Fortunately, emotional wellness during these times can be achieved with the right support and approaches. While medications can be helpful in some circumstances, there are several non-medication approaches that are also highly effective. The good news is that treatment – which often times does not require psychotropic medications – is safe and rapidly effective, meaning that you could be feeling better quite soon!

 

Wellness in Pregnancy

Emotional wellness during pregnancy can be complex on many levels. We are socialized to believe that this is meant to be the happiest time in our lives and that such happiness should come to us naturally and easily. But the reality is that reproductive-related issues can lead us to feel anxious, depressed, psychotic or even paranoid – and many women describe feeling uncomfortable with the discrepancy between how they actually feel and how they believe they should feel.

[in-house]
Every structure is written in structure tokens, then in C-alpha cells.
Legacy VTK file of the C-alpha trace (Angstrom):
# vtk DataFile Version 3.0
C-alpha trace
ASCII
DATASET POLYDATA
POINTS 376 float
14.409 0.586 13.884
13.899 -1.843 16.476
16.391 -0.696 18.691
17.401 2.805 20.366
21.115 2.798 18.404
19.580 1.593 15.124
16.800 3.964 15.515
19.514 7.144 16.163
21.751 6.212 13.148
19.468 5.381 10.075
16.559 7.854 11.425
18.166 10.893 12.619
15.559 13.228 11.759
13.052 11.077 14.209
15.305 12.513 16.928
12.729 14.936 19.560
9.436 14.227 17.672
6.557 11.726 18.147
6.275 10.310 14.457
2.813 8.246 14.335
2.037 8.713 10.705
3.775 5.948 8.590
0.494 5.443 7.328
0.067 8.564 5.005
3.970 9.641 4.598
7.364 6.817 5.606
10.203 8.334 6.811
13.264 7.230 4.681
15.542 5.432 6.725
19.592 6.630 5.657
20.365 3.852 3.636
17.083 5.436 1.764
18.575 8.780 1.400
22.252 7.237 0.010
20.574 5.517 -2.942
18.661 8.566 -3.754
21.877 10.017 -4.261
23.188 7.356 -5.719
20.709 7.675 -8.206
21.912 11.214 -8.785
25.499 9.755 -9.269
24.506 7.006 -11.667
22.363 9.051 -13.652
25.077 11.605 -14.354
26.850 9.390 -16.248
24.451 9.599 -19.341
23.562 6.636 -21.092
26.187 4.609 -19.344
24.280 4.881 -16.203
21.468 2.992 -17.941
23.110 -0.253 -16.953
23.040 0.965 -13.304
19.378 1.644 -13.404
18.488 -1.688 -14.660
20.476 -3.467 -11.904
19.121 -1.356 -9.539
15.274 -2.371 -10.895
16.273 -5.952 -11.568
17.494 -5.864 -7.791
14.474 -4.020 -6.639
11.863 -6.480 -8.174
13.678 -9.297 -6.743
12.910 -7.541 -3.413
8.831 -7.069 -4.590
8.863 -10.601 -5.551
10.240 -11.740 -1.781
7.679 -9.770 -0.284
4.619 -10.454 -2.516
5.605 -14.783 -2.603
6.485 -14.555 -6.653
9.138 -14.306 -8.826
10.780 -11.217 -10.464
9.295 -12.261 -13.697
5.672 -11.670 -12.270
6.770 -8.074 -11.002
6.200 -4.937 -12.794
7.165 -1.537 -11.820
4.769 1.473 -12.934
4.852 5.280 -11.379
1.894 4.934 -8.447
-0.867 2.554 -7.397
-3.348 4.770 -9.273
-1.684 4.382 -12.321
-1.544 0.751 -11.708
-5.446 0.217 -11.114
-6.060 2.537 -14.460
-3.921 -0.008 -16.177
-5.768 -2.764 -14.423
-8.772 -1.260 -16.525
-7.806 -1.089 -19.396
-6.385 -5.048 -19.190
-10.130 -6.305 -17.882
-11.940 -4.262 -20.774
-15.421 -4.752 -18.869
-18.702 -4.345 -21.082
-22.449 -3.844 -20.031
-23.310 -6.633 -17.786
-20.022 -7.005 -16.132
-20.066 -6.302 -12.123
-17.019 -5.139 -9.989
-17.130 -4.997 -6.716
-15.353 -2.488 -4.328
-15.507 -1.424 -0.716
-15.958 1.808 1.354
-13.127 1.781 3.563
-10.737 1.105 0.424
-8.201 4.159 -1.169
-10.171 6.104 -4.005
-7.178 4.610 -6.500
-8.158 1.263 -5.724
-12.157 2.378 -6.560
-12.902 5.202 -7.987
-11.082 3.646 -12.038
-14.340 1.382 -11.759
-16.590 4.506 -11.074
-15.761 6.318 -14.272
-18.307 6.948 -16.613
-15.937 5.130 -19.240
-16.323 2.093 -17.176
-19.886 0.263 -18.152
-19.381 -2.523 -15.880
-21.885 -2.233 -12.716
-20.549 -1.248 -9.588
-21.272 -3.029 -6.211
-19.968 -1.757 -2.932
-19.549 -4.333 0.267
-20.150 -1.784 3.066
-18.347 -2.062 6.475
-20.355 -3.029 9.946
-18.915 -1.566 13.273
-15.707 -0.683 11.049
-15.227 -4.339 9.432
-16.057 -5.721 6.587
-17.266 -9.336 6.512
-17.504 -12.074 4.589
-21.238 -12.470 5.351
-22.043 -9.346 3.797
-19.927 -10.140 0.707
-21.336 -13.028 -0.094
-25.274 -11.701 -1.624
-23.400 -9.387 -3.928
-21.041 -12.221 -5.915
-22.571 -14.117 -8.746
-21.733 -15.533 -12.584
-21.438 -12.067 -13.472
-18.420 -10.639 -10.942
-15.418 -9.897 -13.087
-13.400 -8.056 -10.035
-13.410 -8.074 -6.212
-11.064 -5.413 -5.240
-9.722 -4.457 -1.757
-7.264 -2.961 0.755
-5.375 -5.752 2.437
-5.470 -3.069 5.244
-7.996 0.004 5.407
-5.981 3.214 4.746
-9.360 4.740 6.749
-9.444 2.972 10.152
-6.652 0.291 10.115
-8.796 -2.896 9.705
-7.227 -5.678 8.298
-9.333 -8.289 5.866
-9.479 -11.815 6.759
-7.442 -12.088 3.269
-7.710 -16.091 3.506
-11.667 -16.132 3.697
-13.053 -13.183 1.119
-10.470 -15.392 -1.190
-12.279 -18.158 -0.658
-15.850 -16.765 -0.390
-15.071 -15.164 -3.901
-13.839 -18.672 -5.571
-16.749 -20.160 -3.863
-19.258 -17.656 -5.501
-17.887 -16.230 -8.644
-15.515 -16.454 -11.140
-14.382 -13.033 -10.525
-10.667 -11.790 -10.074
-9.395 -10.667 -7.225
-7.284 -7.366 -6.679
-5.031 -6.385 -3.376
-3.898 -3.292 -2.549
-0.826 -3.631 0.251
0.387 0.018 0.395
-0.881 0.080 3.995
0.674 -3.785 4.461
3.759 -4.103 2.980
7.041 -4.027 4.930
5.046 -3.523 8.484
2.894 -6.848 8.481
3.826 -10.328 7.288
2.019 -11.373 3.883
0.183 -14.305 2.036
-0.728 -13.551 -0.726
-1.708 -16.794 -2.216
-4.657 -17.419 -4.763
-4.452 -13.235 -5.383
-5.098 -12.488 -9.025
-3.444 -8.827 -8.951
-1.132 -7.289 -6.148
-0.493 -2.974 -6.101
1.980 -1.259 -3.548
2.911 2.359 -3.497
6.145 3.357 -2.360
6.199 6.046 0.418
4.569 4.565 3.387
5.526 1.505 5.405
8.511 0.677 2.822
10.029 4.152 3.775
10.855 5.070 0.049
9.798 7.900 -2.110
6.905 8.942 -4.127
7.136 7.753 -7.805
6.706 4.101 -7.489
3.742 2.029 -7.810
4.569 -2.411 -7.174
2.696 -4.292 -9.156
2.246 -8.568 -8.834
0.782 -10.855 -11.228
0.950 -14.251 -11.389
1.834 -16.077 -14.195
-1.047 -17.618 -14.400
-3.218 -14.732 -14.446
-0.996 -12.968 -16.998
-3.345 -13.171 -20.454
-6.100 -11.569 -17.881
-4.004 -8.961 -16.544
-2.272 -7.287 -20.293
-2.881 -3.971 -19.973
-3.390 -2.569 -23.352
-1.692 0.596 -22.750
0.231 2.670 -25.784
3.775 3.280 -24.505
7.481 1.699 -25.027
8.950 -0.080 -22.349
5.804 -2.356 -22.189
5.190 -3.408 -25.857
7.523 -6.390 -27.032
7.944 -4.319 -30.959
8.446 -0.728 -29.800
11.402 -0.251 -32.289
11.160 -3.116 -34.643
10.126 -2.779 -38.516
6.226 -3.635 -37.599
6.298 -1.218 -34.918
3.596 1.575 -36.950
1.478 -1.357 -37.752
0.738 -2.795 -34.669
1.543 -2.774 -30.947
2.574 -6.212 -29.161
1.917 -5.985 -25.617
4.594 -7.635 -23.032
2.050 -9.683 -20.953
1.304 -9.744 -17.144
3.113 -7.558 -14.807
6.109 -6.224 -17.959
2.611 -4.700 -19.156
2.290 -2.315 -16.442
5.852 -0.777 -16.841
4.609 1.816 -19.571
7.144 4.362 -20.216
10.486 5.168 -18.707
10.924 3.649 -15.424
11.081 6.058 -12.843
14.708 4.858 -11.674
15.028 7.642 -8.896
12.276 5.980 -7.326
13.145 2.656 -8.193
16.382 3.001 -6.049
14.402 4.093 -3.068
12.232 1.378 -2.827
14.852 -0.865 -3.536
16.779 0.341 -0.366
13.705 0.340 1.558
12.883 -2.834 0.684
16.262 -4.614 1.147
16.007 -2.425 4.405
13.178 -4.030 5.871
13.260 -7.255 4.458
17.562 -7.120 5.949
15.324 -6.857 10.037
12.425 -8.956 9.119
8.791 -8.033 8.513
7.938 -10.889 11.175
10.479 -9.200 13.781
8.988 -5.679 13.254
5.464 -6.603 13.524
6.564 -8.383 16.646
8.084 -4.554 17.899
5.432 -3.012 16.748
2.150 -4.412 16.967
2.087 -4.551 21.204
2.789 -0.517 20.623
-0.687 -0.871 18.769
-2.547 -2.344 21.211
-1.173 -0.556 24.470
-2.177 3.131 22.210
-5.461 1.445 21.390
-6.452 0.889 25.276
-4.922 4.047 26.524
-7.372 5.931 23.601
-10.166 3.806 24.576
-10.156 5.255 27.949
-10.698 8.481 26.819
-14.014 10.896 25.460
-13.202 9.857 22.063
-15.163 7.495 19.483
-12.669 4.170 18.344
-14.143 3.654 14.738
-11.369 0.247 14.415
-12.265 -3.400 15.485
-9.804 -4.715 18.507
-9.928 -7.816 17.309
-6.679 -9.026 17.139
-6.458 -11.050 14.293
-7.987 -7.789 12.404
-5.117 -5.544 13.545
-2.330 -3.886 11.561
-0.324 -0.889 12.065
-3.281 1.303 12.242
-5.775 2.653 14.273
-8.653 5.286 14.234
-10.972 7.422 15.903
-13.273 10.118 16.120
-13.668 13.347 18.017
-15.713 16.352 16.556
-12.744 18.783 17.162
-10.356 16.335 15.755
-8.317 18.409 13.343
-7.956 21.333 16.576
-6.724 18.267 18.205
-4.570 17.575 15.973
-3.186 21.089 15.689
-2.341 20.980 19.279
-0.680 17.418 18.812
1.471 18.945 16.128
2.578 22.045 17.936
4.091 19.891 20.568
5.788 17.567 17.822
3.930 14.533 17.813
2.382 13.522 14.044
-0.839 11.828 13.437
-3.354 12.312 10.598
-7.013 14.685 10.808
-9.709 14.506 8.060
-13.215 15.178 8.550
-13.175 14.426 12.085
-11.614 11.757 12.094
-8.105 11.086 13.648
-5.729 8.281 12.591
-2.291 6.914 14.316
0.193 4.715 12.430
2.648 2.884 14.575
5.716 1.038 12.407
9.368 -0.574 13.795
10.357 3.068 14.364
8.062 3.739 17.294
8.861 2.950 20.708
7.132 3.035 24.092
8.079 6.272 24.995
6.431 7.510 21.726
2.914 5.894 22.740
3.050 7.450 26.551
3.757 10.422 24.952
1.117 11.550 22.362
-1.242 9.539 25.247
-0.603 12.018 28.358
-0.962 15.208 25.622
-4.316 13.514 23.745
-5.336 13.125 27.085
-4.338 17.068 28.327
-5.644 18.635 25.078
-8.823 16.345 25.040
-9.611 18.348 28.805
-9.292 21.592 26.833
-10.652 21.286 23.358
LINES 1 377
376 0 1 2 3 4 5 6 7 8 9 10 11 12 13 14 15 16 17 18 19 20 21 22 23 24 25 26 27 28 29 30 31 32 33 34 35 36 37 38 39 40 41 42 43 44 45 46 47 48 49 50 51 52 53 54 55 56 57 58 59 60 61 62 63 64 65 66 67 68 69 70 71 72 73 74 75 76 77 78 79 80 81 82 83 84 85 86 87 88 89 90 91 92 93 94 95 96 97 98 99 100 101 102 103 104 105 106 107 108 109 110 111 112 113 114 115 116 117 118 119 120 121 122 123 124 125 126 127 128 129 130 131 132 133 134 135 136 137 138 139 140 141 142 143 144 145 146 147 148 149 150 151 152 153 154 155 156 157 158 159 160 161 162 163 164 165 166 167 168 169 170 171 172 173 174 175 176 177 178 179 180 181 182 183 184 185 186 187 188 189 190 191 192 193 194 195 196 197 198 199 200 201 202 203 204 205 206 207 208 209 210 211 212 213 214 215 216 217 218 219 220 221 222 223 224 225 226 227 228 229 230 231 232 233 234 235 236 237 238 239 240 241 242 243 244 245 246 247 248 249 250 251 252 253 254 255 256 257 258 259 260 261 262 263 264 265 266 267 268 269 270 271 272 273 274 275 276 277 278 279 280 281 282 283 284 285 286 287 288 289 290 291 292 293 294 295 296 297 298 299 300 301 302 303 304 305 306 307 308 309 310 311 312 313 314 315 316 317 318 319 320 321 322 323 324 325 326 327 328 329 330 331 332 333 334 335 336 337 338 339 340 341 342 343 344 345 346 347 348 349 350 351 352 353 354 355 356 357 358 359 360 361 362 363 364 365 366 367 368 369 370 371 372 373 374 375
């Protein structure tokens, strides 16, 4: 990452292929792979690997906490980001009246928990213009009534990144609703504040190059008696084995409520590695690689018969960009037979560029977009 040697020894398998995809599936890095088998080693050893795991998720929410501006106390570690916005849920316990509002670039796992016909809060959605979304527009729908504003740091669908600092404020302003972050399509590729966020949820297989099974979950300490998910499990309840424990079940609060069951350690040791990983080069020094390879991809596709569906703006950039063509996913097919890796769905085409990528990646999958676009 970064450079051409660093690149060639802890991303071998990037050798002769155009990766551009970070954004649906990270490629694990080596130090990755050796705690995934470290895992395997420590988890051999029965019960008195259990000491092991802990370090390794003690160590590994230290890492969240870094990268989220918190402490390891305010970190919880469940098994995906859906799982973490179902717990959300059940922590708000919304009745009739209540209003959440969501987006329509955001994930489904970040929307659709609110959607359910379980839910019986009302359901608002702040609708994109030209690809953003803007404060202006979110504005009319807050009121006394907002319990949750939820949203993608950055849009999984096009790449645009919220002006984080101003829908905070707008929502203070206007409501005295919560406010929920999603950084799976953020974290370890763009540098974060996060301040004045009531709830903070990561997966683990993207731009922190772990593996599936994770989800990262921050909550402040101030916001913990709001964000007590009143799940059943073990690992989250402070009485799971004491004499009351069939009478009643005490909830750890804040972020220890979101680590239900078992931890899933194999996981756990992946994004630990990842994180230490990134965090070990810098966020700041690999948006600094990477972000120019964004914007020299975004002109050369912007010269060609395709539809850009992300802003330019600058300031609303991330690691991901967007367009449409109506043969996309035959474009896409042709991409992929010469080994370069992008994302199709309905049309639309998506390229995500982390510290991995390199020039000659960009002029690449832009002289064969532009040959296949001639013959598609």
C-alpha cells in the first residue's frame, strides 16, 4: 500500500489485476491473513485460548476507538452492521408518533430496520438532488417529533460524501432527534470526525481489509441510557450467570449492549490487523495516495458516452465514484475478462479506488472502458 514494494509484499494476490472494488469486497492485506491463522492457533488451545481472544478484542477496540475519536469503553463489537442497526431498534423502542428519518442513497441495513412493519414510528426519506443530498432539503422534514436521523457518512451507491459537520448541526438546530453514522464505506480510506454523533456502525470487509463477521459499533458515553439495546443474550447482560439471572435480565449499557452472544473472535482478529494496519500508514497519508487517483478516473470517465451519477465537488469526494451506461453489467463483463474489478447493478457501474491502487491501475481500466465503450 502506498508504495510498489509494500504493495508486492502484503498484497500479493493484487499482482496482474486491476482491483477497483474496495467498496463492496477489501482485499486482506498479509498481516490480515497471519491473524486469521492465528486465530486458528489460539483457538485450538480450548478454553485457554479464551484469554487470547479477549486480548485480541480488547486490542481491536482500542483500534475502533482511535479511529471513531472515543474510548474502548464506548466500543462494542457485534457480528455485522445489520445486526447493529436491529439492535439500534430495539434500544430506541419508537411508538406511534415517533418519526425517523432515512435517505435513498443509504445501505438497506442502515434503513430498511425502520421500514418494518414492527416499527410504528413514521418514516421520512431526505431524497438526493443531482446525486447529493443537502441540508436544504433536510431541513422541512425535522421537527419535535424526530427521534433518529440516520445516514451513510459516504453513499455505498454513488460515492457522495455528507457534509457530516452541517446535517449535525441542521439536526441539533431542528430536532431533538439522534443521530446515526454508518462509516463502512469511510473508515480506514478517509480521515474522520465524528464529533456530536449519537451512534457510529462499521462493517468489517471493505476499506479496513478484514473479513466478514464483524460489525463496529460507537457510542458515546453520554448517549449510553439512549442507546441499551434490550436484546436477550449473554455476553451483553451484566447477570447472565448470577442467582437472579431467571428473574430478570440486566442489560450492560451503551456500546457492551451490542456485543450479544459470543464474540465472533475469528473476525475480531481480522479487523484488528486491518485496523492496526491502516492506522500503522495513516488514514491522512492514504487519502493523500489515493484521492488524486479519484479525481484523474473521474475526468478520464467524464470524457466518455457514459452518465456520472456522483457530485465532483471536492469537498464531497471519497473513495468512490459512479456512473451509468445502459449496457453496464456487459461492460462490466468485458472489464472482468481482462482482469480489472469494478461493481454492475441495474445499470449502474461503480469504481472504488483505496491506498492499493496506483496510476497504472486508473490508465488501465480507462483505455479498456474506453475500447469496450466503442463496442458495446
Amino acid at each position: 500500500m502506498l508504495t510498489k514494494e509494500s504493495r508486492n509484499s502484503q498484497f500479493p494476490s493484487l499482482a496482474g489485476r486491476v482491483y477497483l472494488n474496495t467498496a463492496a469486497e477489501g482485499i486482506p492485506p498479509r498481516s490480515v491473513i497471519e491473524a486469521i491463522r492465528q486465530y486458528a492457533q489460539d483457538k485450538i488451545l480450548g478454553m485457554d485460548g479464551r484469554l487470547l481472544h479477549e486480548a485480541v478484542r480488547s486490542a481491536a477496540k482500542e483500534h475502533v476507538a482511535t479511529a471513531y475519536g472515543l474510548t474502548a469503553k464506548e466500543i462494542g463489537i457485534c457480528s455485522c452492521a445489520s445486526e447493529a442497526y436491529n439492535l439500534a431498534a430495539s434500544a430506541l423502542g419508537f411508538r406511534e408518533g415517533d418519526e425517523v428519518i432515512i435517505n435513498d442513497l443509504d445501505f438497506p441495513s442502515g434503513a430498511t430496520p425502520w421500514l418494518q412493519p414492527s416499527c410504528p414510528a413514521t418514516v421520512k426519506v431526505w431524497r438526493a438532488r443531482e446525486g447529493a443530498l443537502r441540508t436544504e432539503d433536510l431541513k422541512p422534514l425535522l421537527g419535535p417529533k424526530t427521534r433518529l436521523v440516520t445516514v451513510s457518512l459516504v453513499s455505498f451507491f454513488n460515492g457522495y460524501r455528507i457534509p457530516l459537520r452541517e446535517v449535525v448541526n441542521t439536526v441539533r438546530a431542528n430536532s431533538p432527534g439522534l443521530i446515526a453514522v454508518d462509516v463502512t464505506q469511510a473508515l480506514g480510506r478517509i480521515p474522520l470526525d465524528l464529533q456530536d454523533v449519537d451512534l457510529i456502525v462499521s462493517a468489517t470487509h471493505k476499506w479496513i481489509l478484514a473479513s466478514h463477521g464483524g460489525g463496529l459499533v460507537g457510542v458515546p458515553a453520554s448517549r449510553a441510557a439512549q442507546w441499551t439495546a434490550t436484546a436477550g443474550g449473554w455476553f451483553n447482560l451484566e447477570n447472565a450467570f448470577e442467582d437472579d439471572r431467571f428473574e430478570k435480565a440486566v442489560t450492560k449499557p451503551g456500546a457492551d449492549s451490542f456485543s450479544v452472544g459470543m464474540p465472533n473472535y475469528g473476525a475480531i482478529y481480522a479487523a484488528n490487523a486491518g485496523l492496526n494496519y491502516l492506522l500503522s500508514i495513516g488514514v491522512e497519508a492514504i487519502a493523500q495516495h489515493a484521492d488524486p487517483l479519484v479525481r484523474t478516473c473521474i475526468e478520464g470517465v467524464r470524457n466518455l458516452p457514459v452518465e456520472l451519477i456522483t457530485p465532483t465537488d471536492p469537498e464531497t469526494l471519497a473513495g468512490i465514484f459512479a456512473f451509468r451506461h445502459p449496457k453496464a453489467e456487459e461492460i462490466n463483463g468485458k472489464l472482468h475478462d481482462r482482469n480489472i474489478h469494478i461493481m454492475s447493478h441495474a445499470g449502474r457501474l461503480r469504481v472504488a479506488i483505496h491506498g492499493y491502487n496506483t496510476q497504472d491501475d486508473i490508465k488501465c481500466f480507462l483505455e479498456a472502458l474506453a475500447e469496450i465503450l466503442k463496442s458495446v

While some women experience emotional difficulty for the first time during pregnancy, many other women say their symptoms existed even before the pregnancy started. There are several biological and social factors, such as a lack of emotional support, history of depression or marital problems, which could contribute to the onset of these symptoms.

Symptoms of depression and anxiety may include:

  • Feeling sad, depressed, and/or crying a lot
  • Intense anxiety; rumination, obsessions
  • Loss of interest in usual activities
  • Feelings of guilt, worthlessness or incompetence, especially with new infant
  • Lack of energy and irritability
  • Appetite changes
  • Poor concentration / focus
  • Suicidal thoughts